New generation application-specific integrated circuit (ASIC) rigs, purpose built for Bitcoin mining, are offering higher hash rates than ever before, thereby increasing the profitability chances for Bitcoin miners around the world. Alongside higher power, these rigs also claim to offer greater efficiency than before, which would purportedly answer two of the biggest concerns regarding crypto mining for tokens that work on the proof of work (PoW) concept – pollution and power consumption.
Among these new generation Bitcoin mining rigs are the likes of Bitmain’s Antminer S19 portfolio and fellow Chinese brand Microbt’s Whatsminer lineup. The latter includes the Microbt Whatsminer M50 and M50S, which were unveiled recently by the company at the Bitcoin 22 conference in Miami, USA earlier this month. The flagship Whatsminer M50S offers 126 terahash per second (TH/s) mining rate at 26 joules per terahash (J/TH) efficiency rate, and 3,276W power consumption.
From Bitmain, the Antminer S19 XP claims to offer 140 TH/s mining power, while the S19 Pro+ Hyd offers 198 TH/s.
Through such miners, the profitability at present BTC prices have soared. As per CryptoCompare’s BTC mining profitability calculator, the Whatsminer M50S can offer 150% profit ratio per day – or $1.5 earned per $1 spent in the entire mining process. Bitmain’s Antminer S19 XP projects a profit ratio of 198% at the time of publishing, with BTC price at just under Rs 31.75 lakh (slightly over $41,500).
Such higher power Bitcoin mining rigs now seek to offer a path back to profitability for miners, even as the mining difficulty of Bitcoin is at an all-time high. At the time of publishing, the network difficulty of Bitcoin was at 28.226 trillion, according to Blockchain.com. As per YCharts, the BTC hash rate was just over 175 EH/s (exahash per second).
To be sure, while crypto mining is not explicitly banned in India, the import of ASIC devices are restricted in the country – thereby effectively banning the legal import of such mining rigs in India.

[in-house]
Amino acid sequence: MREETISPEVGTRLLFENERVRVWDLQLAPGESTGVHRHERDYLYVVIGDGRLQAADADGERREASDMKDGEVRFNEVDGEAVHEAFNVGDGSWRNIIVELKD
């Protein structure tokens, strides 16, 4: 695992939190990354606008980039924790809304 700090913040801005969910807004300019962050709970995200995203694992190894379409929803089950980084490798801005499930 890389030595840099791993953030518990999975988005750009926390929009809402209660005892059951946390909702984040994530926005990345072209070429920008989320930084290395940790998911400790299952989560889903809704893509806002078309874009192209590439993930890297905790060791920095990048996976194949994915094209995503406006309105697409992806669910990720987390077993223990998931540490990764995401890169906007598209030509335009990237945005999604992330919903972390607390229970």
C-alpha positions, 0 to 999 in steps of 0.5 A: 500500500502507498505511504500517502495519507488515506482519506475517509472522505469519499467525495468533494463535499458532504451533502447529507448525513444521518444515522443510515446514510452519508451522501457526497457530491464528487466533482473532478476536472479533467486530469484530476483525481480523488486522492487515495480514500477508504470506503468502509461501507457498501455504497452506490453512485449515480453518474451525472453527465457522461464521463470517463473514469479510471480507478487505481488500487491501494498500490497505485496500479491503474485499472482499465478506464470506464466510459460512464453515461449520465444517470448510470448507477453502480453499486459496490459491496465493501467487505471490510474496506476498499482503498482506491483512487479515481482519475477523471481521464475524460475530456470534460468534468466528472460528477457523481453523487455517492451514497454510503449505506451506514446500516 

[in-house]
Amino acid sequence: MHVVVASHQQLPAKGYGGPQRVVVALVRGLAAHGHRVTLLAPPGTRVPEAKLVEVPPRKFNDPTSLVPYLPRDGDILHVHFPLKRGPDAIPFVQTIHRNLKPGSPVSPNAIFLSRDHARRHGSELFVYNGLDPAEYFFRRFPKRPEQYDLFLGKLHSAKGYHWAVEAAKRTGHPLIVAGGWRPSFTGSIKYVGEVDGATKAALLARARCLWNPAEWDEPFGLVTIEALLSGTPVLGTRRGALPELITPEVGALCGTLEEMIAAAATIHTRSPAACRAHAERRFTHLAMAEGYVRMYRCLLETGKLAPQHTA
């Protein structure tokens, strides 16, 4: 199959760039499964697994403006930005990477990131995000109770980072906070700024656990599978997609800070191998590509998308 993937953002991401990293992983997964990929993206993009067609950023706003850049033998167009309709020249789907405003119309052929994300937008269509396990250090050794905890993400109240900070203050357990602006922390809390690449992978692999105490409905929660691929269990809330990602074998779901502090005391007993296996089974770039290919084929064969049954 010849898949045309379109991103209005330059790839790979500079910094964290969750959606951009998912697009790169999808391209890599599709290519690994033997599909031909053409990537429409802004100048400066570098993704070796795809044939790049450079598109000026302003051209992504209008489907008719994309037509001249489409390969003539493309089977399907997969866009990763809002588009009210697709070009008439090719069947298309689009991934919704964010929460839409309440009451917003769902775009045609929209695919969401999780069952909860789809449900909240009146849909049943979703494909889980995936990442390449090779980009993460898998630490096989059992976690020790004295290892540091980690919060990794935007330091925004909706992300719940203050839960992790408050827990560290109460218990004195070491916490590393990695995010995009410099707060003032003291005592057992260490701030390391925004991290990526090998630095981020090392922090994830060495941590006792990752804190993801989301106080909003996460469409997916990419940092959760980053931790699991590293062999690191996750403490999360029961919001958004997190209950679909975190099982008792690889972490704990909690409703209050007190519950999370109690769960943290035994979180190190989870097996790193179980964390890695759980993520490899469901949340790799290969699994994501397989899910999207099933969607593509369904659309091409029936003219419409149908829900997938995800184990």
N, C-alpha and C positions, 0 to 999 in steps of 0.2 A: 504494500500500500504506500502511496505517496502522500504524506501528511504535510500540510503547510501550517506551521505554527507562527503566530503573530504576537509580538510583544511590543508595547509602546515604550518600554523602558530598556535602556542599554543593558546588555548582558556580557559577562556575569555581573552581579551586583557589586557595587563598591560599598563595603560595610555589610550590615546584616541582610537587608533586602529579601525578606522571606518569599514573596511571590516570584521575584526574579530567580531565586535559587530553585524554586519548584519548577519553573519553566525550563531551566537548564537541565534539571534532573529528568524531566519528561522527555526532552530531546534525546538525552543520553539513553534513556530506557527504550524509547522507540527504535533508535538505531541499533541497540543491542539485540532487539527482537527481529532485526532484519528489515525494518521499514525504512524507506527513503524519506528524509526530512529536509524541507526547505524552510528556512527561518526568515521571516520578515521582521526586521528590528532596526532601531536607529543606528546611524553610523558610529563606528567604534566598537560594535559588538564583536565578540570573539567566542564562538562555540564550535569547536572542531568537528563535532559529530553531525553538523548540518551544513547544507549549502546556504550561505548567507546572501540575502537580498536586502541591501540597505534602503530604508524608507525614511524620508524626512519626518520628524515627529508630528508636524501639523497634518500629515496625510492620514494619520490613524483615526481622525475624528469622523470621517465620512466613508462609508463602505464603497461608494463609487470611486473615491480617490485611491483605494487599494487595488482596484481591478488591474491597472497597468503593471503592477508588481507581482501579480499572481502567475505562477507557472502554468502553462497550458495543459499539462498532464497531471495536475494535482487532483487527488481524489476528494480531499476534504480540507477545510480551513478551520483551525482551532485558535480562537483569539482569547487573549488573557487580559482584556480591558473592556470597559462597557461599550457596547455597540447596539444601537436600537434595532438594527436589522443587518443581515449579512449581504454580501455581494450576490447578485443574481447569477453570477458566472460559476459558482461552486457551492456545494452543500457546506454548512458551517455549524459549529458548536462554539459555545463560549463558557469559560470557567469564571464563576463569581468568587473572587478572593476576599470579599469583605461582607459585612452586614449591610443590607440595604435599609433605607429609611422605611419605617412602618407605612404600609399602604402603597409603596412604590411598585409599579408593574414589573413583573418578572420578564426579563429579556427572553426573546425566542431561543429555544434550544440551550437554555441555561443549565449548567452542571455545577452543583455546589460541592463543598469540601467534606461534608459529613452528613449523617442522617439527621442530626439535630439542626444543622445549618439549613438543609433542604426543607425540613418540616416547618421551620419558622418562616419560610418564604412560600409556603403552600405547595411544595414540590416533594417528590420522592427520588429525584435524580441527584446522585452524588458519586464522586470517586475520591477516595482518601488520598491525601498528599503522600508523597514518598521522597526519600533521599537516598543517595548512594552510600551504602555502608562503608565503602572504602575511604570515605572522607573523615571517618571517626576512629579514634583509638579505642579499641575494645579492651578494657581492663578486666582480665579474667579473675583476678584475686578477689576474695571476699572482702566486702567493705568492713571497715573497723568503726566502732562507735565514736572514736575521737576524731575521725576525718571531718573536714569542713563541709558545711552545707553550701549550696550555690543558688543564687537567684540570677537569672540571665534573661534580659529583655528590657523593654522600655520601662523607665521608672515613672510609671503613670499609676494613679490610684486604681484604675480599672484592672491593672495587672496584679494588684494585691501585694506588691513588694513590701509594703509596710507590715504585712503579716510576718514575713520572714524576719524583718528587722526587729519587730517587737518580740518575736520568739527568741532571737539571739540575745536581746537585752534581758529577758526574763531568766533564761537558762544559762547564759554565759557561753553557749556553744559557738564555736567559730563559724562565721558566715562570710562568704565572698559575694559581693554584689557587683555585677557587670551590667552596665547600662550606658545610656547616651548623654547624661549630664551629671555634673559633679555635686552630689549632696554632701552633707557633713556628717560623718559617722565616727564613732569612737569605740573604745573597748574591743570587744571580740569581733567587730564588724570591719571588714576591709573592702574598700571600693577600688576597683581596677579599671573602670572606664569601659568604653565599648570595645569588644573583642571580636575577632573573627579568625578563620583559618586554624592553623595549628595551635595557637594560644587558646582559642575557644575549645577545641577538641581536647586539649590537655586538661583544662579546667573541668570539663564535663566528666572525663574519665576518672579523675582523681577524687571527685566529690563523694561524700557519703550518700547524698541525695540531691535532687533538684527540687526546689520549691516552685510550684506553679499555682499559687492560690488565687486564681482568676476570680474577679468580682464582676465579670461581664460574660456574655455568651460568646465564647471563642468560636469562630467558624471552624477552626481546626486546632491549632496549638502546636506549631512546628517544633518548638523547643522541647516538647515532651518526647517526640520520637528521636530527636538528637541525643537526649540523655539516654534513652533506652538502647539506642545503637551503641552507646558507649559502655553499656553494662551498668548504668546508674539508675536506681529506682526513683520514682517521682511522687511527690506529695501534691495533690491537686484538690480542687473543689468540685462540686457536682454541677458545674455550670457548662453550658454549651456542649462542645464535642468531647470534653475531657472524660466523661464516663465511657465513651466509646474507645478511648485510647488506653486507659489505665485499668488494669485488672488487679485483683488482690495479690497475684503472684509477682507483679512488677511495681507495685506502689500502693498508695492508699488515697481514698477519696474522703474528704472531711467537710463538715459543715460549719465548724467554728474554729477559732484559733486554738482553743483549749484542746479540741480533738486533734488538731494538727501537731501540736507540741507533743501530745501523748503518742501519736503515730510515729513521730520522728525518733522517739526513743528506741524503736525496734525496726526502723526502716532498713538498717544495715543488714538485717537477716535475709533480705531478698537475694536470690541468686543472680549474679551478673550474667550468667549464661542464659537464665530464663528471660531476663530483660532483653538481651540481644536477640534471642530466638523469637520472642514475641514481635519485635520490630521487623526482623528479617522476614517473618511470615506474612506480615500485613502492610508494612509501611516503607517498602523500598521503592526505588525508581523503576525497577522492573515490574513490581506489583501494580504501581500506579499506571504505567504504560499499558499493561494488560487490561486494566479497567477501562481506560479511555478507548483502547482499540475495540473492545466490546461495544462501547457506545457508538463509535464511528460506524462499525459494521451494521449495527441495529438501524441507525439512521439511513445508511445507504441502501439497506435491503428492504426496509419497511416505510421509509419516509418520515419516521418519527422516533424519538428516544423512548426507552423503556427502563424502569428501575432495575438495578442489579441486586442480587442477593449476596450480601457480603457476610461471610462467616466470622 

The ‘difficulty’ of a blockchain token is known as the amount of time that it takes for a transaction on the blockchain network to be validated, while the hash rate refers to the amount of computing power required for the same. ‘Mining’ in cryptocurrency parlance refers to the process of verifying and adding new transactions to a blockchain in order to bring a cryptocurrency token into circulation. In crypto mining, higher difficulty and hash rates typically signify a more secure, private and resilient blockchain network.
The process involves use of specialised hardware, which is where ASICs come into the picture. These chips, which are purpose built for mining crypto tokens that use PoW to validate a blockchain transaction, have evolved to use smaller die sizes to scale up efficiency and increase performance by packing in more transistors per unit area.
Today, this gives miners more power than before – at greater claimed efficiency, too. While the claim is yet to be validated, Microbt’s chief operating officer, Jianbing Chen, said that the company’s latest ASIC rigs can offer 2x J/TH energy efficiency in comparison to its older generation rig. Such measures are being lined up as answers to the efficiency plight for blockchain networks such as Bitcoin, which work on a PoW model.
The latter requires computing power in large quantities to validate a transaction on the blockchain network, which has thus been labelled as being against environmental concerns. Notably, after electric car company Tesla started accepting BTC for car buying, the company’s chief executive, Elon Musk, had announced last year that Bitcoin token payments are being paused until its draw on conventional energy resources are reduced.
Stakeholders in the mining industry opine that the energy consumption of ASIC rigs do not always mean heavy draw on fossil fuels, or high pollution factors. Ben Gelfand, chief executive of Canada-based public crypto mining company Bluesky Digital Assets Corp, told Nasdaq last month, “It depends where you mine. If you mine using hydroelectric power, then your carbon footprint is small.”
While the growth in mining power and efficiency for ASIC Bitcoin mining rigs is good news for miners around the world, the rise in difficulty rate poses a key challenge. Reports, however, suggest that the difficulty rate would only continue to grow as miners increasingly take to the new, more powerful mining rigs that promise higher profitability – and even claim to be compliant with environmental, societal and corporate governance (ESG) concerns.